Retired "Okie" librarian & happy to have found Audible for good stories & staying in touch with new authors & books.
Yes, I am recommending it to you!
It is a happy, heartwarming, village tale that brings to my mind Herriot's "All Creatures Great & Small". Some readers might not agree with the comparison but I think it is inevitable. The new (Laverty) & old (O'Reilly) doctors are human medical doctors, in a village (Ballybucklebo) in Ireland, in the 60's. Views of our drives across Ireland came to my mind mixed with scenes from PBS TV series "All Creatures Great and Small". I loved that show.
I enjoyed both the young and the more experienced doctors. I think Patrick Taylor likes both too, maybe puts a little of himself into them. They reflect his medical knowledge & confidence. This harkens to a time we are all nostalgic for when we felt a personal connection with our own doctor (if it did ever exist).
Keating did an excellent job with the voices of the educated doctors, the villagers, the women, & the children.
Listen to this gentle series. You will feel rewarded!
I read a lot of action-based fiction with fast moving plots, but decided to try something a bit different. This was a fantastic read that really makes you feel like part of the small town in Northern Ireland where it is set. The characters are interesting, different, and well developed and there is just enough of plot to keep you going to the end. The narrator does a terrific job with all the different Irish accents.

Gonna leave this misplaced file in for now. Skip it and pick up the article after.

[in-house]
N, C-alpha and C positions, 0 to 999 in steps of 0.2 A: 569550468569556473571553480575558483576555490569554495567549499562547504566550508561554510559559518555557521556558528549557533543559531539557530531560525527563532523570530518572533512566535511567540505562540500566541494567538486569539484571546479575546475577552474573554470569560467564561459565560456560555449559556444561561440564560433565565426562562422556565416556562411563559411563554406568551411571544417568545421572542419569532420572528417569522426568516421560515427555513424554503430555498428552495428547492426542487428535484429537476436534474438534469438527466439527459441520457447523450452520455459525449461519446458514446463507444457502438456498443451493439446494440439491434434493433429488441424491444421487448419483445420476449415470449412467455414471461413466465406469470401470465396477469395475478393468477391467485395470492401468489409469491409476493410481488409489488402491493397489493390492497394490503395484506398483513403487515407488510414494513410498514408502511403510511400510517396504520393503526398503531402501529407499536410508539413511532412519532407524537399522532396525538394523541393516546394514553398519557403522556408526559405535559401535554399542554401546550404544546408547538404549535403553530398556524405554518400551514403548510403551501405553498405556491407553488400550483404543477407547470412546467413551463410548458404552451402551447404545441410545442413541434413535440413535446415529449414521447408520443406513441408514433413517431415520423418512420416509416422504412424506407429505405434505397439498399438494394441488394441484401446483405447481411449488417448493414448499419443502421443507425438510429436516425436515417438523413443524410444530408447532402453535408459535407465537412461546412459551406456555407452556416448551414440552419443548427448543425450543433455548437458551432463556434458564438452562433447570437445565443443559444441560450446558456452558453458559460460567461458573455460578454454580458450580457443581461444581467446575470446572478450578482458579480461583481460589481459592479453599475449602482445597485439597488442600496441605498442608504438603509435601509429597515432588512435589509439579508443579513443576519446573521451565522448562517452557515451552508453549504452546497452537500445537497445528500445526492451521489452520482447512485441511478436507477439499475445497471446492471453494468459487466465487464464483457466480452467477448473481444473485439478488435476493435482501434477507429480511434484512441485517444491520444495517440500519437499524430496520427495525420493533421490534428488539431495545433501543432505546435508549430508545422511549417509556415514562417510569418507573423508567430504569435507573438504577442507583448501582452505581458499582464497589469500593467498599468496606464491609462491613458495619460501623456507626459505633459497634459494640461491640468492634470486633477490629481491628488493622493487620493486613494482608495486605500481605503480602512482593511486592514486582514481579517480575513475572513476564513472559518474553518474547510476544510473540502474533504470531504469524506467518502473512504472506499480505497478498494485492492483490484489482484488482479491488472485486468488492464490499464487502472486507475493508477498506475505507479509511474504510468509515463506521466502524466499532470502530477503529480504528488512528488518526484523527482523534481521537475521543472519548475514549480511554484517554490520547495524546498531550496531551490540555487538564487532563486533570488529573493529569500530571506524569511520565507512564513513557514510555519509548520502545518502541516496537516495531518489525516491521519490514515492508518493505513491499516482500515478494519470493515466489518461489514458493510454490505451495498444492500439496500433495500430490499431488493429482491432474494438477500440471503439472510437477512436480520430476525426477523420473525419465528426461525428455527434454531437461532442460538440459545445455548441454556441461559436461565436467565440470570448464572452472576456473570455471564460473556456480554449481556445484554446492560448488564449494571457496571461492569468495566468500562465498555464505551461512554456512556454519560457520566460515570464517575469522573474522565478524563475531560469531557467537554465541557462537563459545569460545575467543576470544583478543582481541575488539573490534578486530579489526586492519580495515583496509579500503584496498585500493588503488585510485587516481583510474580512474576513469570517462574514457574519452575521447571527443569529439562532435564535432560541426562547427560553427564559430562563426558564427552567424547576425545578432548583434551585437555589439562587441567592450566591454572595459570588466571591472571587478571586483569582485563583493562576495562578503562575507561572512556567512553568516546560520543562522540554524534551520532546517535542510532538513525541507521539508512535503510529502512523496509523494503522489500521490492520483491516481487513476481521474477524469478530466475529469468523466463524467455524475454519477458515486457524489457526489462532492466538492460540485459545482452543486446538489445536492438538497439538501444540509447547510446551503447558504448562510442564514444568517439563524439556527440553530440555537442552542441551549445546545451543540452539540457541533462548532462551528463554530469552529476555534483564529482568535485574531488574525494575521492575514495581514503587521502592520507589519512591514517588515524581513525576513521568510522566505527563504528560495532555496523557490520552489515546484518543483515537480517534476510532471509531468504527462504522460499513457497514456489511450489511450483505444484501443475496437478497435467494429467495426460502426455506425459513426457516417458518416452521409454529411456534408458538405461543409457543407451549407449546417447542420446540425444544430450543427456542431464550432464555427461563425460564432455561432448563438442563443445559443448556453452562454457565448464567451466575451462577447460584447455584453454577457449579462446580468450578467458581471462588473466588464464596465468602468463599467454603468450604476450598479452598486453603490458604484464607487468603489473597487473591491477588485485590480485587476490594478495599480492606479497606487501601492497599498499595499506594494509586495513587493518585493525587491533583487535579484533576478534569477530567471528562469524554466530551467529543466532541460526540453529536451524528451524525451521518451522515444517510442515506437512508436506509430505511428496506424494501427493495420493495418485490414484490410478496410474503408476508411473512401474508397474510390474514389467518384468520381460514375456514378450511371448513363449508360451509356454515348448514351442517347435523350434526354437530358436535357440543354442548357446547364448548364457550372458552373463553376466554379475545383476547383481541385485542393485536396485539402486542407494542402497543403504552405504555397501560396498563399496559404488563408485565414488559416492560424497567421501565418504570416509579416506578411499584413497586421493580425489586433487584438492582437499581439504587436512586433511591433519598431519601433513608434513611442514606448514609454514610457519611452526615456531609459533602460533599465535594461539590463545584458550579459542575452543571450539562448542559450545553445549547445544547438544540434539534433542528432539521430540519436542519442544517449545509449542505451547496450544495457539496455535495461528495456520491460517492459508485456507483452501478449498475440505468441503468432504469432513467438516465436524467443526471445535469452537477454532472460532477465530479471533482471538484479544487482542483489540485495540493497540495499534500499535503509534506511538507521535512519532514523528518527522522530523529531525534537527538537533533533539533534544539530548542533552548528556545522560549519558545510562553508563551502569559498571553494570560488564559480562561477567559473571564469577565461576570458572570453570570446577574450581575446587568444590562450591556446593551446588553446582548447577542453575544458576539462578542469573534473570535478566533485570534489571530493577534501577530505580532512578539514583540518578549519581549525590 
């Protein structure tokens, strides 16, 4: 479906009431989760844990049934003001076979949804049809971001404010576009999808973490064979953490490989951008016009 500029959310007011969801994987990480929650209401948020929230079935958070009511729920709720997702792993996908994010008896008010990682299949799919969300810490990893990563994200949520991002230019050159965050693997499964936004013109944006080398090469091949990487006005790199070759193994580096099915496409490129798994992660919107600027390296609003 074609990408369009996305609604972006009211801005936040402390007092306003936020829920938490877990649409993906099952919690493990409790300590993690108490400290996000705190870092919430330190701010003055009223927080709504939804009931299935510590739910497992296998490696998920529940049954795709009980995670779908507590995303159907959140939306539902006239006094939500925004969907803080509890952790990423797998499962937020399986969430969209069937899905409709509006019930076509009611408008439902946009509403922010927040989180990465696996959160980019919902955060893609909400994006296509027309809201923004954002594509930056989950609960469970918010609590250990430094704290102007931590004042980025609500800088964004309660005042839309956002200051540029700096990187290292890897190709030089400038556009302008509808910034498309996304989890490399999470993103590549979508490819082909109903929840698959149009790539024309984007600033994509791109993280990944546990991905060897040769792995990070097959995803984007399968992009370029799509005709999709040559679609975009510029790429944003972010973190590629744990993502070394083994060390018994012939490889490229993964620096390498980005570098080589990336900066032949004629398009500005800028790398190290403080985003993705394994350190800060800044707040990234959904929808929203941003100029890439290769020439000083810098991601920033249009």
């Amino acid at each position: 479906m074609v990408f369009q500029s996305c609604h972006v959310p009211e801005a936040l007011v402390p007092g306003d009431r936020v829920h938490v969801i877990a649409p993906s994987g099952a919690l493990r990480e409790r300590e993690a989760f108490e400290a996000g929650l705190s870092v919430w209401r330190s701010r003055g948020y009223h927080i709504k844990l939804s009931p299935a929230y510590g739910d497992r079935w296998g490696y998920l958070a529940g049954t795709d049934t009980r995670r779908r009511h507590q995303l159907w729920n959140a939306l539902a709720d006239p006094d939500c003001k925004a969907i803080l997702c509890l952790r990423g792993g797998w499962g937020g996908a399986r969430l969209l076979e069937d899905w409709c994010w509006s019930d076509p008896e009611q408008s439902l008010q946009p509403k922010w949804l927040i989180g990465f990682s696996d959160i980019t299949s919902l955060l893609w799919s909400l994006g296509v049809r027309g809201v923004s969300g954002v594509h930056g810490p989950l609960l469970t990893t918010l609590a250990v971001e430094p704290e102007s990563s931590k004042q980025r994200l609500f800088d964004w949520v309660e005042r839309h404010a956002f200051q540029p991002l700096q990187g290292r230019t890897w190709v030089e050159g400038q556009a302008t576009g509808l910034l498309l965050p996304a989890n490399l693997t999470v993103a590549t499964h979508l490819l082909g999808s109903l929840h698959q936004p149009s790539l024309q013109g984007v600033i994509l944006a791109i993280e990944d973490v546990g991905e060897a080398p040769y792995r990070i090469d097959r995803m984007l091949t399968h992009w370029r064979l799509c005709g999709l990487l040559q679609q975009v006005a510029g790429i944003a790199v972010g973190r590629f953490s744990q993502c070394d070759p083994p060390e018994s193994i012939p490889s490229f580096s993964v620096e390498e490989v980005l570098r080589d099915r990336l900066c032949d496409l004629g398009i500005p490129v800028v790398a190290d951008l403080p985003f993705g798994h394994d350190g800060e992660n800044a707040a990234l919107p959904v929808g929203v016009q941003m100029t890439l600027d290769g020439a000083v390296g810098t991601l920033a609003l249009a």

Retired CFO, Army wife, Mom of five, Grandma of six, two sons who served in combat, love to read books that reflect my values and faith, love mysteries, historical, military stories, and books that don't waste my time . . . if it doesn't have an ending that was worth the wait, I'm not a happy camper.
Well done story of a young doctor (Dr. Barry Laverty), still wet behind the ears, who joins the practice of hard boiled Dr.Fingal O'Reilly in the quaint little village of Ballybucklebo. The narration is first rate, and much preferred above reading a hard copy, as I would have missed the Irish brogue. The quirks and idiosyncrasies of the townspeople endeared me to them right away . . . awe, except for a few . . . and Dr. Fingal O'Reilly had just the CURE for those . . . I'm happy to have found a new series to listen to . . . set in the time of the Beatles in Northern Ireland . . .